A ) ...believe that politicians AREN'T captured and that monetary policy will be accompanied by a political response that will rectify the situation. I think that puts them in my categories 1 and 3.

OR

B ) ...know that politicians ARE captured and they know full well that they will NOT do anything to rectify the situation. I think that puts them in my category 2.

And in response to your final sentence, I'd put it to you that you cannot with a straight face claim that the central bankers aren't fully complicit in this mess. Let's never forget that Bernanke was a Fed Governor from 2002 - 2005 and was then Chairman of the President's Council of Economic Advisers until he took the Fed Chair in Feb 2006.

He was as clueless as the rest of them.

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So Ben Bernanke/Mark Carney et al...

A ) ...believe that politicians AREN'T captured and that monetary policy will be accompanied by a political response that will rectify the situation. I think that puts them in my categories 1 and 3.

OR

B ) ...know that politicians ARE captured and they know full well that they will NOT do anything to rectify the situation. I think that puts them in my category 2.

And in response to your final sentence, I'd put it to you that you cannot with a straight face claim that the central bankers aren't fully complicit in this mess. Let's never forget that Bernanke was a Fed Governor from 2002 - 2005 and was then Chairman of the President's Council of Economic Advisers until he took the Fed Chair in Feb 2006.

He was as clueless as the rest of them.

He certainly was. Just as his predecessor had been before him. Didn't stop Bernanke congratulating himself and his fellow central bankers for bringing about the Great Moderation in 2004. Others argued that it was just good fortune - or perhaps globalisation - that had brought about the 'transformation' of the world economy but Bernanke was certain that monetary policy had played the biggest role.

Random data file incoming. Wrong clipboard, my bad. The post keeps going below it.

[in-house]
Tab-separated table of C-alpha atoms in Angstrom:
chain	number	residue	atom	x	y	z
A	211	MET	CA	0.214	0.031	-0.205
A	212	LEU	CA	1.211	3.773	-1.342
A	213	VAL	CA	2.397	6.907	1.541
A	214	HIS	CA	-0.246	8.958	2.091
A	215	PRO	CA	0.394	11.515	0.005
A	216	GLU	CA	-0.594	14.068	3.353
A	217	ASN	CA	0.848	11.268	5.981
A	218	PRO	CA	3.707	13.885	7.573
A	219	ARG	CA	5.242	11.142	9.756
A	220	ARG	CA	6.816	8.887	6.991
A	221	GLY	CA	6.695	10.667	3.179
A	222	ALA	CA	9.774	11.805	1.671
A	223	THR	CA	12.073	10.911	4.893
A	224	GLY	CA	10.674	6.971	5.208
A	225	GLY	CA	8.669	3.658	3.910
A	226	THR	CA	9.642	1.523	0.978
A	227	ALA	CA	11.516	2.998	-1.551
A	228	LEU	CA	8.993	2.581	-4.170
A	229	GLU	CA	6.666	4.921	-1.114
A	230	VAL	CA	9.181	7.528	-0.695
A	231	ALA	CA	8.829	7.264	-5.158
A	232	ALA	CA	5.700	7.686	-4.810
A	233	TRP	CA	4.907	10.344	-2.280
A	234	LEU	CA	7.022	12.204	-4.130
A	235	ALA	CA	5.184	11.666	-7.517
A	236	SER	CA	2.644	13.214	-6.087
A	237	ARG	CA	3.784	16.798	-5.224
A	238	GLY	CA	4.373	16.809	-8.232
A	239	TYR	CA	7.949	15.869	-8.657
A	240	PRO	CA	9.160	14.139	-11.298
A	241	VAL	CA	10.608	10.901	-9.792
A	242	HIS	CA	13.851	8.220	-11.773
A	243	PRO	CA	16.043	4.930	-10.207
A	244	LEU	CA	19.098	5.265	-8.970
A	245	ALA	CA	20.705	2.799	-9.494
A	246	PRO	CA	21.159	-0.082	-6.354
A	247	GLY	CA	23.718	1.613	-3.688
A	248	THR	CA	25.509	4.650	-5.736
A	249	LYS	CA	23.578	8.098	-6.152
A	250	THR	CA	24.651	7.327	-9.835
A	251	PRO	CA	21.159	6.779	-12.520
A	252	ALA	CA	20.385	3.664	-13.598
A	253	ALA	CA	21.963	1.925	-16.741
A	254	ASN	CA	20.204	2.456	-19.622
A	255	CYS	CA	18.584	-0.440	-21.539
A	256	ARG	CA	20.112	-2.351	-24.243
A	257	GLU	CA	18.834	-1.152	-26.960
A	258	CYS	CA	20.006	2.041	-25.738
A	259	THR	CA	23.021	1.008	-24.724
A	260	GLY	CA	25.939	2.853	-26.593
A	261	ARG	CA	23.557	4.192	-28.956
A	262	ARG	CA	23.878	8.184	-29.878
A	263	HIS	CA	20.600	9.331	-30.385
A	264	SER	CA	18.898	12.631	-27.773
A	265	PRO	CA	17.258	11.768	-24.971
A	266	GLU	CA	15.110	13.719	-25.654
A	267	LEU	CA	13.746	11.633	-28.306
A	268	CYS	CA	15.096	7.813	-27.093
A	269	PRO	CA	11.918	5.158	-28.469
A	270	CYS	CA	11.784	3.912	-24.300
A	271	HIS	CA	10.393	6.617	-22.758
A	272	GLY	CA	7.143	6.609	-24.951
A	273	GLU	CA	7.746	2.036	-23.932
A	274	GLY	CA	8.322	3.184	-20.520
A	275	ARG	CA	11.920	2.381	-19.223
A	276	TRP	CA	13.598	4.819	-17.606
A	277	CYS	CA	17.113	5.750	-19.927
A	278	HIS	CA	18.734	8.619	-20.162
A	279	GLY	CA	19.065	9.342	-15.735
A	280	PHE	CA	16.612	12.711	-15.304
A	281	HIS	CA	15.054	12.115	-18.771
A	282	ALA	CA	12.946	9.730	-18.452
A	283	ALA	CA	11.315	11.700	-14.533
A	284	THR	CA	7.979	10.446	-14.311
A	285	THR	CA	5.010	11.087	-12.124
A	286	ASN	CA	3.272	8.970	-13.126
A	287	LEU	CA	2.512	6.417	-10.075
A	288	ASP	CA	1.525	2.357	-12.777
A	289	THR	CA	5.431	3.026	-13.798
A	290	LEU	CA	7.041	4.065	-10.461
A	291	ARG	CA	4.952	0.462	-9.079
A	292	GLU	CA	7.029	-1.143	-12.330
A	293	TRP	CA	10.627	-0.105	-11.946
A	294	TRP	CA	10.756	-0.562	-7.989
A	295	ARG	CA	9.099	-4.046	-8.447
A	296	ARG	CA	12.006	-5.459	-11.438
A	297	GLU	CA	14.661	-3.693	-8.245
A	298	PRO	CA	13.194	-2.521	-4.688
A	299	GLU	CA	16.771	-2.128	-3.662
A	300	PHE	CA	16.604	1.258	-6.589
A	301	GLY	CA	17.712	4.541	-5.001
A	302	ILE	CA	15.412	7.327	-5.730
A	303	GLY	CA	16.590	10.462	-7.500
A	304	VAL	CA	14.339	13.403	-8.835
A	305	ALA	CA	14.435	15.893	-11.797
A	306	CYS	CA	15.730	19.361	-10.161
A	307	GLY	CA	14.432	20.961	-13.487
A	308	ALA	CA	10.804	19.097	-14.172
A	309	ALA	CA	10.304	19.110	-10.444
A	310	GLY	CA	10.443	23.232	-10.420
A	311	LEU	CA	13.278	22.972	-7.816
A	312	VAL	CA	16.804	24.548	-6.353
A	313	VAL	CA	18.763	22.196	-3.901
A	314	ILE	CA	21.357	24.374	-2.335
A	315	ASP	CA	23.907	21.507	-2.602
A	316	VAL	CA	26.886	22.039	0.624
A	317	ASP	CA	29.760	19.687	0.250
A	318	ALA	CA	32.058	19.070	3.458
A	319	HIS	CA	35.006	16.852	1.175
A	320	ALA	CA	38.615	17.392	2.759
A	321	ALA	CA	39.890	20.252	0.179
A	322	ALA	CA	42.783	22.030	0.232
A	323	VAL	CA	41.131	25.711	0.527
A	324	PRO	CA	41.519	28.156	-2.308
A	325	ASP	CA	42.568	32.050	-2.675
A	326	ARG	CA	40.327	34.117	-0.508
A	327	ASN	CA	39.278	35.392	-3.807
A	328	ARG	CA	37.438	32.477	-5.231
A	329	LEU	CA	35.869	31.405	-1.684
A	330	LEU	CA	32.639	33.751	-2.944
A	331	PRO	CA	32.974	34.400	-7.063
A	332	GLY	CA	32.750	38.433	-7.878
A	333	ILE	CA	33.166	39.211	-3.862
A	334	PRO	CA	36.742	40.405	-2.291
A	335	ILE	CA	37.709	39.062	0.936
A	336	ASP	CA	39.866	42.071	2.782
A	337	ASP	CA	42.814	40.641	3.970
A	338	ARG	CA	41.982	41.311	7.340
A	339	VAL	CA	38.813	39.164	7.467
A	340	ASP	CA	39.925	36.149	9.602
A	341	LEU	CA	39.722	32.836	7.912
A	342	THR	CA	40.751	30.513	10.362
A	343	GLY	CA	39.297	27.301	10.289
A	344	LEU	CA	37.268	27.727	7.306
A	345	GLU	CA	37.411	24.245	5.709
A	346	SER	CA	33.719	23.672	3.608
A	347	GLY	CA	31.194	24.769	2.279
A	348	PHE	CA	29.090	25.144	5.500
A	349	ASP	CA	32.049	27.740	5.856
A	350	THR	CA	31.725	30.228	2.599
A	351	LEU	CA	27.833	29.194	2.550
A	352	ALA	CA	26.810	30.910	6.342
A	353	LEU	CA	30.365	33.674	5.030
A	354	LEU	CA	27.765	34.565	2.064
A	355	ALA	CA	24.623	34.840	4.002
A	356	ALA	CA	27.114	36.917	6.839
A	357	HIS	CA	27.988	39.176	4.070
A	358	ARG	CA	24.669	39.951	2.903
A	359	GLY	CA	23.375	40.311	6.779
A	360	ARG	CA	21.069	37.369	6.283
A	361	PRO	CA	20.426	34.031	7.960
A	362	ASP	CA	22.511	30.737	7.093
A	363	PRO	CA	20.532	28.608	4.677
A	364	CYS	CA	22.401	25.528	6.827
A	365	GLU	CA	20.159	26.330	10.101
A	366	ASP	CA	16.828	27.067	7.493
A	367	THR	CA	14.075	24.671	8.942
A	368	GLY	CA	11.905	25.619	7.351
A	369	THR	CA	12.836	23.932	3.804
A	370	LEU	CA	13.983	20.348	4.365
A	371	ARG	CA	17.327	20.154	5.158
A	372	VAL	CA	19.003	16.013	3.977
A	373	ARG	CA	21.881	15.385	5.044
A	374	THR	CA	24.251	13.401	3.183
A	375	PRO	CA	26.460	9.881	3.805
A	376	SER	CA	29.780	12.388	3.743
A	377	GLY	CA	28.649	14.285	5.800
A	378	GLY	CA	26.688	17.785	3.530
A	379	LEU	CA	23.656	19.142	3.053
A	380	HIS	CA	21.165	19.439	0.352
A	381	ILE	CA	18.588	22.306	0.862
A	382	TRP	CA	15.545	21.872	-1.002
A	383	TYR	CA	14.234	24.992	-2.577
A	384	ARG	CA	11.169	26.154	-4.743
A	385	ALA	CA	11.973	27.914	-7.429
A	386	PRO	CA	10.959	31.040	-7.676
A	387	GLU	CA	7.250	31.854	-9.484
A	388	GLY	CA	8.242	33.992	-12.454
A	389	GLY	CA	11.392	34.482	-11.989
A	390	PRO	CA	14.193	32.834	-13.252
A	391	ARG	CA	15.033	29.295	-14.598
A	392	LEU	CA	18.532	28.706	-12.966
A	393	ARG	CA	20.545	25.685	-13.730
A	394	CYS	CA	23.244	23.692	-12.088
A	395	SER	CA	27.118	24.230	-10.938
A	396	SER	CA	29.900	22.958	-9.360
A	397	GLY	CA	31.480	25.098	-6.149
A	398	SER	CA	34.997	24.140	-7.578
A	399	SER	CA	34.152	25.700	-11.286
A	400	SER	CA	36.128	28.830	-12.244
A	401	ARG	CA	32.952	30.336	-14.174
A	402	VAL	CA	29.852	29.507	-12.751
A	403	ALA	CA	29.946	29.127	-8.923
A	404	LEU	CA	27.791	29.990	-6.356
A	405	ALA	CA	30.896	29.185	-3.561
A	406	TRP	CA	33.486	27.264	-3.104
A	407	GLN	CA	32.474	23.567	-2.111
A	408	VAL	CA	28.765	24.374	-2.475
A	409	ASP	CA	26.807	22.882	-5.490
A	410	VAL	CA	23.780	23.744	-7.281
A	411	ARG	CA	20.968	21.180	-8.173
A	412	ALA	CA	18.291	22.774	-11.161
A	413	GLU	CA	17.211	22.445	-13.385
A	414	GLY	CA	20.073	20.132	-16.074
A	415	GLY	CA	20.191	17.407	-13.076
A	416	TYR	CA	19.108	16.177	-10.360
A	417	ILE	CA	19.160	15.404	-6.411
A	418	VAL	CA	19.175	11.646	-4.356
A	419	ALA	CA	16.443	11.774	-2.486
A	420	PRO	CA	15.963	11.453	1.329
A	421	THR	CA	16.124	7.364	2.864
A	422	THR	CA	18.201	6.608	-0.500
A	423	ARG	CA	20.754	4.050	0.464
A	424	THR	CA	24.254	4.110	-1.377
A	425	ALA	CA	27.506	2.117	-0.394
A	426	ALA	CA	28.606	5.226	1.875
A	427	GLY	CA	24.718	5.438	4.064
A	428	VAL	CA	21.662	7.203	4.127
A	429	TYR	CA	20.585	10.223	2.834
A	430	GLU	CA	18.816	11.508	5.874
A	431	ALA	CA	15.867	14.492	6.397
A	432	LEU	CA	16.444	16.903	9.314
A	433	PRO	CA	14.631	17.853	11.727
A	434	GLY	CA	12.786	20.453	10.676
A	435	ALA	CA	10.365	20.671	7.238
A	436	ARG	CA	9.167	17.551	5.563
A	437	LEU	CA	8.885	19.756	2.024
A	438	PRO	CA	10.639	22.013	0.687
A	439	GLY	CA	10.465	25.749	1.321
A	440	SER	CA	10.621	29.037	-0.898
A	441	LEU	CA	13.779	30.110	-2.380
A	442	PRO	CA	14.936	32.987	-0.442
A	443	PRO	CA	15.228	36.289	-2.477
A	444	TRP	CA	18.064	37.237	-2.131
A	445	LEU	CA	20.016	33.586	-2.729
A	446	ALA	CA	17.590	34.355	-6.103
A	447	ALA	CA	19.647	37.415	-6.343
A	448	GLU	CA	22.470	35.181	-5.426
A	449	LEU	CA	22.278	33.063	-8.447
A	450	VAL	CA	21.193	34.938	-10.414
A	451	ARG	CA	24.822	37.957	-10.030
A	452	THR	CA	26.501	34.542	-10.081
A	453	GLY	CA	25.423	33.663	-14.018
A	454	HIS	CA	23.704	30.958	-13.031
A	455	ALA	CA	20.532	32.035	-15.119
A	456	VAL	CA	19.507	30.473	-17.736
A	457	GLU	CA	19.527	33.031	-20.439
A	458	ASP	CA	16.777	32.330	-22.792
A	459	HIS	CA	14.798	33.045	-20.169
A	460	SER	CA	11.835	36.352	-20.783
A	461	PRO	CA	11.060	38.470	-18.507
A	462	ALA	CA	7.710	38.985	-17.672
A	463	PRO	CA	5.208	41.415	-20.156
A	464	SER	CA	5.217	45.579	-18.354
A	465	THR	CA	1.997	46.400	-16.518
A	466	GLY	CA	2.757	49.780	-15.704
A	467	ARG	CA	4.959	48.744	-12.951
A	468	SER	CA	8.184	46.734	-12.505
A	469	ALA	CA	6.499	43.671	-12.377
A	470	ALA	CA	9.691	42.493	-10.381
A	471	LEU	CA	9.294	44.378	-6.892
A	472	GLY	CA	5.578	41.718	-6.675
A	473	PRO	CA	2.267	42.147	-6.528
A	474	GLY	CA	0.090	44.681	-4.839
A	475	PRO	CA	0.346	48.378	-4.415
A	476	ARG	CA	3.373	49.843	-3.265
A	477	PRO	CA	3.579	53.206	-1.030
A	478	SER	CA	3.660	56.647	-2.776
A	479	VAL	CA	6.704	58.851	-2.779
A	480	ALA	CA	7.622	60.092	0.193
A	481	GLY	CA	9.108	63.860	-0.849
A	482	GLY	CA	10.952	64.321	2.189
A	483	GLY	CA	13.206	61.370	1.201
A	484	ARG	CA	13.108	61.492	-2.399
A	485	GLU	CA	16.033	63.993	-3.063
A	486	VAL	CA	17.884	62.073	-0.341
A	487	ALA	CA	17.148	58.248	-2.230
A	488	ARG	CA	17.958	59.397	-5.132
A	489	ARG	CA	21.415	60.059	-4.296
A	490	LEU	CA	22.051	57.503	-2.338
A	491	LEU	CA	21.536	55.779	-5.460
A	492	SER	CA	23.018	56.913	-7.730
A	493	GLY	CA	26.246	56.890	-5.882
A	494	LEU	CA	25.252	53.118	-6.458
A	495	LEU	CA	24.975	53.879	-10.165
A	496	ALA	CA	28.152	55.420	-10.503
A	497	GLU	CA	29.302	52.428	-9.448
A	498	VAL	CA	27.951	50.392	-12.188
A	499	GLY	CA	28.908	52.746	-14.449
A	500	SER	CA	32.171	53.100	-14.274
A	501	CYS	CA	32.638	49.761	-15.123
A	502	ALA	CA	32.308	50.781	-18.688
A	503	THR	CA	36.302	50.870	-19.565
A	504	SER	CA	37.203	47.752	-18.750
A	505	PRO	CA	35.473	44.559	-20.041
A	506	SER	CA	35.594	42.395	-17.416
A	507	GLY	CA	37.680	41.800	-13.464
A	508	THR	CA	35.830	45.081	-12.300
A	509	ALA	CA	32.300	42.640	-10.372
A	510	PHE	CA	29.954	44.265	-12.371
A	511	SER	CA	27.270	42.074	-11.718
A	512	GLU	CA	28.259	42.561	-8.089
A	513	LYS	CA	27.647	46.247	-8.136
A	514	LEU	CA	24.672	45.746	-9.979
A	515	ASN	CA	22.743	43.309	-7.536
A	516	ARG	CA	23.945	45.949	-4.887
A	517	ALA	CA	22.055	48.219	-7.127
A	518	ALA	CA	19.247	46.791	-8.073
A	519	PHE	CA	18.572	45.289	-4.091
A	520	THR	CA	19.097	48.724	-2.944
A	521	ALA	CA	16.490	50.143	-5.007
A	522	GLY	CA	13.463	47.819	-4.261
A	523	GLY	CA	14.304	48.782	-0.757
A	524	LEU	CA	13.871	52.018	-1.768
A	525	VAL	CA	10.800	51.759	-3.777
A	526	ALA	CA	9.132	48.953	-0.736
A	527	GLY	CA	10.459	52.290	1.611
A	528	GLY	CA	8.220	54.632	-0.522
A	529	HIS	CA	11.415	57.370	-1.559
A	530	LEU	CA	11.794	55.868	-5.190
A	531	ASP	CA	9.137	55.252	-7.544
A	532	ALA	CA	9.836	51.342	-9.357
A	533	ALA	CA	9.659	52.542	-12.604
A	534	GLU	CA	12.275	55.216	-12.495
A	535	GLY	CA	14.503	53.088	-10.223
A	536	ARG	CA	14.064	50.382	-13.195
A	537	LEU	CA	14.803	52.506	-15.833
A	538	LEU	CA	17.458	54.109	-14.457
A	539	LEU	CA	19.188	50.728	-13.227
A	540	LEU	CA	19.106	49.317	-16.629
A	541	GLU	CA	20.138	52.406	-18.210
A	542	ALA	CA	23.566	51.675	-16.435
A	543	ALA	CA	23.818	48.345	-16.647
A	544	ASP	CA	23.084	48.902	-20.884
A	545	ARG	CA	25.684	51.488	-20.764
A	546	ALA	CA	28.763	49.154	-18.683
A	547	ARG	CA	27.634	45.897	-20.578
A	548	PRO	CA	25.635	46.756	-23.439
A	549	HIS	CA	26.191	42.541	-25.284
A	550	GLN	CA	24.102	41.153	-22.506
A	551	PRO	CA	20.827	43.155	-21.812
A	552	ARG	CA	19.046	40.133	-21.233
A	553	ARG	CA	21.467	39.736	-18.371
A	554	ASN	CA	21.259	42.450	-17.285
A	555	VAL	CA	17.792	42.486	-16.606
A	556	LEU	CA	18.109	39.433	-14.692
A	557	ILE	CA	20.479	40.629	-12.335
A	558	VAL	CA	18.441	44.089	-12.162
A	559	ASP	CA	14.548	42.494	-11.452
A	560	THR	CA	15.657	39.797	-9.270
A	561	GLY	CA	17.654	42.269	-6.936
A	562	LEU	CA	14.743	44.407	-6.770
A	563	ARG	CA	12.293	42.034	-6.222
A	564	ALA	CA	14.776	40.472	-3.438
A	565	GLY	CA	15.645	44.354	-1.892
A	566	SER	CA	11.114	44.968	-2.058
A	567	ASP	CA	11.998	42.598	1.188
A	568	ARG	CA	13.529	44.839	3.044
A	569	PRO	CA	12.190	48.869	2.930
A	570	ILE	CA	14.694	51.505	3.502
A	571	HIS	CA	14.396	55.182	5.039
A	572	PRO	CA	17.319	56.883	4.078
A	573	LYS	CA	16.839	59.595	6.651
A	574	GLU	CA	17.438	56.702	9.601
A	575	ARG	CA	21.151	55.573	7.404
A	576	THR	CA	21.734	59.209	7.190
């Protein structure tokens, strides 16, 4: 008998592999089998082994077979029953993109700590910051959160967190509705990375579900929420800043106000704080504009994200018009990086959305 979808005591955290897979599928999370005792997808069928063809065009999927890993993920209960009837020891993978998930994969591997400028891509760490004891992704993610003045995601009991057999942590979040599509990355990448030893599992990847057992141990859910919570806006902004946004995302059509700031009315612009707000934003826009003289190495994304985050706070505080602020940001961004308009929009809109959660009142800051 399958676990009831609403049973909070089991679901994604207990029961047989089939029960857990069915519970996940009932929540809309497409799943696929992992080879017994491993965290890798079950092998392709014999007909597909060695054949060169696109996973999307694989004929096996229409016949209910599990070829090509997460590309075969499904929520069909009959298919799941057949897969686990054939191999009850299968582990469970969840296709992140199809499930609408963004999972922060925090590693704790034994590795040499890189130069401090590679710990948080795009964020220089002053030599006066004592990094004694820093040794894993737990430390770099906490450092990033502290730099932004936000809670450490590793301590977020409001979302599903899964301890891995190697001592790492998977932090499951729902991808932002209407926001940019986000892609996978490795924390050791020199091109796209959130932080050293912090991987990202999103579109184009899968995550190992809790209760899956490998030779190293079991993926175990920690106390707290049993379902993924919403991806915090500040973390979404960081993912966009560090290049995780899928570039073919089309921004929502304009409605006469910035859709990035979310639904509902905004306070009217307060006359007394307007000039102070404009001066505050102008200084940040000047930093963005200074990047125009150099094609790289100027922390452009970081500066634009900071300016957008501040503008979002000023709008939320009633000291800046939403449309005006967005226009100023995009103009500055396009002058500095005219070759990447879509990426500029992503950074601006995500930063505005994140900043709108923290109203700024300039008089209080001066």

Steve Keen subsequently exploded this nonsense by producing a cyclical model of the economy that showed the Great Moderation as merely a transient phase between boom and deflationary collapse brought about by exponentially increasing debt.

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To me there are only three possible explanations for the actions of central bankers:

1) They're ivory-towered academics whose lack of business experience blinkers them to reality.

2) They're involved in a conspiracy with the banking elite.

3) They're fukcing idiots.

I'm willing to accept that Bernanke is not a conscious tool of the bankers, nor he is an idiot- I'd opt for 1). What makes Bernanke dangerous is not his cynicism but his sincerity- he genuinely believes that the theories he holds to are correct and acts accordingly.

And as Steve Keen has pointed out- those theories do not recognize the role that private banks and the private credit they manufacture have in the current situation- so there is a massive hole in Bernanke's understanding of reality- so it's not surprising that reality does not behave as he expects.